Water pipe from old Malt House

1500-1699 in England

Red clay water-pipe, or drain-pipe, probably dating from the 16th or 17th century, with shaped spigot and socket ends to allow a chain of them to be connected, found during the demolition of an old Malt House in Lower Street, Pulborough, Sussex, 1911.

Connecting lengths of fired clay pipe, as a means of transporting water or removing waste, has a long history. Pipes made from this material have been unearthed dating back several thousand years, such as those found on ancient Babylonian sites in what is now Iran and Iraq. The lengths are shaped to allow them to be connected into long chains – though leakage was often a problem.

This pipe was found in February 1911, during the demolition of what was described as a 17th century malt house in the Sussex village of Pulborough. It’s believed to be of similar age. The location would suggest the pipe was one used to carry water for the process whereby cereal grain is converted into ‘malt’ through soaking in water. Once the grains sprout, they are then dried to prevent further growth. The resulting malt is likely to have been used for brewing beer. The pipes could also have provided a domestic drinking supply.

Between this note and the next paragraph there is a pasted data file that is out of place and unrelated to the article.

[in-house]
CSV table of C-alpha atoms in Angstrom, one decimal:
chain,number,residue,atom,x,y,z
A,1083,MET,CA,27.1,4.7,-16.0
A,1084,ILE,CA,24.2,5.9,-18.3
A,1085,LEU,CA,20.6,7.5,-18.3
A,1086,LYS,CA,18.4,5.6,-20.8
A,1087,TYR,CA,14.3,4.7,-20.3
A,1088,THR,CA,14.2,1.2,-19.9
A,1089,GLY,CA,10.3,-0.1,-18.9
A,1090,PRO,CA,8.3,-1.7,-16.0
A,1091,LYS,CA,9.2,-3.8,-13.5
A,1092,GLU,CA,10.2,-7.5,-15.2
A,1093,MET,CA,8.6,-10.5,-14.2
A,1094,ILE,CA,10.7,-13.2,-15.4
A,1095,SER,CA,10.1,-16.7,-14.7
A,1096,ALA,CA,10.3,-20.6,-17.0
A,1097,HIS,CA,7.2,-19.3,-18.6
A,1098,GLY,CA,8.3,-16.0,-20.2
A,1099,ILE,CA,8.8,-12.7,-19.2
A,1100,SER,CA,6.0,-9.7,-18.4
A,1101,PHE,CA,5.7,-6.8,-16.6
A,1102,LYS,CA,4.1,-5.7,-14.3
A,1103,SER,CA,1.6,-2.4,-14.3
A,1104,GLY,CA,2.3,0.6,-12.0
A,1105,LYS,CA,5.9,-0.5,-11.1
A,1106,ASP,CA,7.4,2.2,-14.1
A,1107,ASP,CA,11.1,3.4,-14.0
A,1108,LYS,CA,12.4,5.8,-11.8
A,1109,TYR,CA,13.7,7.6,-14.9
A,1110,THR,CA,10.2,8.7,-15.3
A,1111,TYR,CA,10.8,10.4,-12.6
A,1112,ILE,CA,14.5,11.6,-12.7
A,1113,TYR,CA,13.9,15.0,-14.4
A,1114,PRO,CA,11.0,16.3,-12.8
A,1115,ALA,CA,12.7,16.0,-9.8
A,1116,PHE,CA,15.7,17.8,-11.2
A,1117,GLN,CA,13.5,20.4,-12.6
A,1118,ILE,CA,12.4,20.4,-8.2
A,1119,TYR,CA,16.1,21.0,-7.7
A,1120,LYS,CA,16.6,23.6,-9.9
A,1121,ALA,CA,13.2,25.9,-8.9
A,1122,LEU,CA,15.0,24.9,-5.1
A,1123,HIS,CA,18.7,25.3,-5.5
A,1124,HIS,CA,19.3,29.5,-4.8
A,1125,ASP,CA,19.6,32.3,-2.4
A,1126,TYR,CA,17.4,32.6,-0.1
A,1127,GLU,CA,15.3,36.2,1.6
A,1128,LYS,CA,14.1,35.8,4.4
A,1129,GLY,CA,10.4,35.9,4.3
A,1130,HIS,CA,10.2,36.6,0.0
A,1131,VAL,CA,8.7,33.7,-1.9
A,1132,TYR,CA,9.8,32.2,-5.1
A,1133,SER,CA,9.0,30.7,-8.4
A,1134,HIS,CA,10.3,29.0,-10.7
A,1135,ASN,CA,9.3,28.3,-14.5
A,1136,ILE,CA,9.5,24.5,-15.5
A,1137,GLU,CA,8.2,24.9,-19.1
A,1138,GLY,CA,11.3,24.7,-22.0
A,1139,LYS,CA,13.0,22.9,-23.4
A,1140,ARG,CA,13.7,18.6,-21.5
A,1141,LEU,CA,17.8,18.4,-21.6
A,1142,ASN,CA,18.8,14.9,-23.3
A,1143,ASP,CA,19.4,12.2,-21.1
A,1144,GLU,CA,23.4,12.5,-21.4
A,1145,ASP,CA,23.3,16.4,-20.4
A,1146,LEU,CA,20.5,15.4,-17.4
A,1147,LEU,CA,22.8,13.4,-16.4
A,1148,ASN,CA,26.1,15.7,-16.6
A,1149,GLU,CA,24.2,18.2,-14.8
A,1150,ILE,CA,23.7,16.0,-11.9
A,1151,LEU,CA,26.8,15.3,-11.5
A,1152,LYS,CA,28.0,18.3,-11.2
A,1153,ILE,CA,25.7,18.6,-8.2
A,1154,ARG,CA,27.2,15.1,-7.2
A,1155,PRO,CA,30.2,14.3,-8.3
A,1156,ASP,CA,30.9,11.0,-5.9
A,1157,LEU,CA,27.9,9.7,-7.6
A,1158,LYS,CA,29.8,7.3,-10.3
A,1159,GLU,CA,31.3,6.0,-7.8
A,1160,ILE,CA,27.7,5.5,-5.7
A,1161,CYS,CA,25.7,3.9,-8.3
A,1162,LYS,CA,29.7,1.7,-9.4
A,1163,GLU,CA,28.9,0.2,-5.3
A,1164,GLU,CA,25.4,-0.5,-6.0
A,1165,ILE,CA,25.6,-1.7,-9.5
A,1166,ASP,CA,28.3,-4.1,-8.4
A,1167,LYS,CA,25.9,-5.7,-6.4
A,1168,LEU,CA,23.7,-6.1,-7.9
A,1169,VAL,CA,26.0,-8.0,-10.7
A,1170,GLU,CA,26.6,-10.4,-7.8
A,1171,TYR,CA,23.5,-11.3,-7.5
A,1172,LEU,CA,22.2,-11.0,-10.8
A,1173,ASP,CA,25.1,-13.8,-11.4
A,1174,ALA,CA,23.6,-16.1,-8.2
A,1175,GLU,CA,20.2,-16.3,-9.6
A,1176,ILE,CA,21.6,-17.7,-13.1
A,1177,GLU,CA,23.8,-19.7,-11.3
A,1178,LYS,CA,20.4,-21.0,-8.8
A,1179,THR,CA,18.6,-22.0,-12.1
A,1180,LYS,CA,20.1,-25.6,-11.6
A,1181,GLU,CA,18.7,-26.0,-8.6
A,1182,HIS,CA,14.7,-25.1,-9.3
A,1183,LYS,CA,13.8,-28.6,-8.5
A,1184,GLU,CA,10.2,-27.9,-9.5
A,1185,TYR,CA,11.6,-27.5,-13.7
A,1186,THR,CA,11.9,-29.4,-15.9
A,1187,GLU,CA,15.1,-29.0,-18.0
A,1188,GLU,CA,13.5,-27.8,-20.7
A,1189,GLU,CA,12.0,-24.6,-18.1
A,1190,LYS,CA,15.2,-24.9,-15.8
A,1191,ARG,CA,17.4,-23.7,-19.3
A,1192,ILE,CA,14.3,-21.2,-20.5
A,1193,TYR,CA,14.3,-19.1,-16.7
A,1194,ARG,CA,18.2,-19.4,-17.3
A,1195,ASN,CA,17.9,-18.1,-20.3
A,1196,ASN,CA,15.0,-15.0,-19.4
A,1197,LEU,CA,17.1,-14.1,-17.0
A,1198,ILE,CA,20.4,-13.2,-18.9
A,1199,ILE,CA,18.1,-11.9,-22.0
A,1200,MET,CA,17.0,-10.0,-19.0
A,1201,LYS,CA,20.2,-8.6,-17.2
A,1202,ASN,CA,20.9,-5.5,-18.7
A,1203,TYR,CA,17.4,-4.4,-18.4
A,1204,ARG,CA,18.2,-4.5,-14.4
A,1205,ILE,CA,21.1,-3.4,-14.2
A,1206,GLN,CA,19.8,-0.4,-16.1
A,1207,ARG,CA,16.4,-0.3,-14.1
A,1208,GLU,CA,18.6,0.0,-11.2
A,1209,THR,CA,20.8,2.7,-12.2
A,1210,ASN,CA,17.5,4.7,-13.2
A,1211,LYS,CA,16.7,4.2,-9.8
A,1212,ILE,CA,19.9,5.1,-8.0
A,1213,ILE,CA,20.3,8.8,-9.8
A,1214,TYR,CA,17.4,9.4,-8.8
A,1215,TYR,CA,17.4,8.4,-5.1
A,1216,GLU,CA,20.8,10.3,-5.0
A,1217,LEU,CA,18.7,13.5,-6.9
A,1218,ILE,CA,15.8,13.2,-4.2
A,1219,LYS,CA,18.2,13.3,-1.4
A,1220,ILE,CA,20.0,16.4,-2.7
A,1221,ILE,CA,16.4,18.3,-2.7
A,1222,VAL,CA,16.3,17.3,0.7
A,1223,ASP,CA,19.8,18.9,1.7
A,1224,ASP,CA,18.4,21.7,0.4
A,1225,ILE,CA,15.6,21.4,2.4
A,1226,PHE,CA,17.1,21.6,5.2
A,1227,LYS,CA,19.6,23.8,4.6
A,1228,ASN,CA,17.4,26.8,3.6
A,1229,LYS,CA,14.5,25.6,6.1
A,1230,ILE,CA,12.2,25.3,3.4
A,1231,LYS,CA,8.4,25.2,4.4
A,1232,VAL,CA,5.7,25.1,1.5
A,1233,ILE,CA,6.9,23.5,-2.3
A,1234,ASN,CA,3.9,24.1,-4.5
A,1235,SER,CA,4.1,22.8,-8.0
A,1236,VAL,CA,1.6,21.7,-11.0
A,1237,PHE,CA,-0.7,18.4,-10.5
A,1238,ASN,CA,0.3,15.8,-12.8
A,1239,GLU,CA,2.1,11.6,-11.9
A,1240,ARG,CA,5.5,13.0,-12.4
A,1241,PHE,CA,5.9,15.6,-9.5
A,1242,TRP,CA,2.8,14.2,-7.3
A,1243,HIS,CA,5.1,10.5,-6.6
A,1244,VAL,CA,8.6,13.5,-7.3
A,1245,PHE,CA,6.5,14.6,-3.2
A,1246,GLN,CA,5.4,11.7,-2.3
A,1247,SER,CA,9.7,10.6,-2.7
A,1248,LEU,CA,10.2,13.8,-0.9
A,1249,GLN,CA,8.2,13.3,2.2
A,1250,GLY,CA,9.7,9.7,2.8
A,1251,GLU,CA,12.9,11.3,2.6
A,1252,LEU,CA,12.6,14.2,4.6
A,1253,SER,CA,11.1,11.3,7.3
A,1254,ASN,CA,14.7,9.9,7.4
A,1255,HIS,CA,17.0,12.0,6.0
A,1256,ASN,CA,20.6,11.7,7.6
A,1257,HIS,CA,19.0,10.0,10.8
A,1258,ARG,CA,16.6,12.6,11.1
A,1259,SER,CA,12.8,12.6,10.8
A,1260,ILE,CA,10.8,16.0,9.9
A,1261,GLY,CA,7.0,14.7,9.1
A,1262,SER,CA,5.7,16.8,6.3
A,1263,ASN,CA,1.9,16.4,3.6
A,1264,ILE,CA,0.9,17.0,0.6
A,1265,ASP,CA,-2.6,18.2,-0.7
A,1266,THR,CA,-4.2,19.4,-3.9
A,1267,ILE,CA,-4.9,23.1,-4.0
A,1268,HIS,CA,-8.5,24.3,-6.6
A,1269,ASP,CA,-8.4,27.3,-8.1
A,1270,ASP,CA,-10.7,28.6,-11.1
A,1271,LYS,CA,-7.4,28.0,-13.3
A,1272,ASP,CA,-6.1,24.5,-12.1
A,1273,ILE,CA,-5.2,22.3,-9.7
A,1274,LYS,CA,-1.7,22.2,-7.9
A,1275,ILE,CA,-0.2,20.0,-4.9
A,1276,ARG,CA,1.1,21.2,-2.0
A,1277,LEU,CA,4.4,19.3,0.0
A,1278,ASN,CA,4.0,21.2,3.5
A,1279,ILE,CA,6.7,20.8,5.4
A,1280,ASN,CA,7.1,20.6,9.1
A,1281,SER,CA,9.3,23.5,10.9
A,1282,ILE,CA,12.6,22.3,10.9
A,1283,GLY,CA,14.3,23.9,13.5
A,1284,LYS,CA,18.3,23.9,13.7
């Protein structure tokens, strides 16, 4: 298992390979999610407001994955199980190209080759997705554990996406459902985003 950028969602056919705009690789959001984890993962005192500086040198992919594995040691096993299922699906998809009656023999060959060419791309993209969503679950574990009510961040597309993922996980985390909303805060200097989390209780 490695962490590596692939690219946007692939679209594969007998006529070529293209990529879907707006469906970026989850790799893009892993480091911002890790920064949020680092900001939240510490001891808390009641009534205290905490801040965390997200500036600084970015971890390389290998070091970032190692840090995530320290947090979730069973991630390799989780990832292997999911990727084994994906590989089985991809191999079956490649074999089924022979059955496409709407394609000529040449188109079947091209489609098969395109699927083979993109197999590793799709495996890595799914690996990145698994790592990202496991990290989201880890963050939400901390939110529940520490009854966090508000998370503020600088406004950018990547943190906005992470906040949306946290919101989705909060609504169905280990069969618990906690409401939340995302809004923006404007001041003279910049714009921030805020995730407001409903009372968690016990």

The demolition of the malt house were almost certainly associated with an archaeological dig. Sites in the village were excavated for Roman remains during that period and a paper label on the pipe states that it was presented to an ‘R Garraway Rice’. This is Robert Garraway Rice, a leading archaeologist excavated in that area. It was presented by Edward Bowler, who in an 1889 edition of the 'Brewer's Guardian', is located in Pulborough and described as a coal merchant , dairyman and dealer in beer.


Water Supply Metering
Object Number:
overall: 17 in
internal diameter: 2 in,
water pipe
Rice, R.G.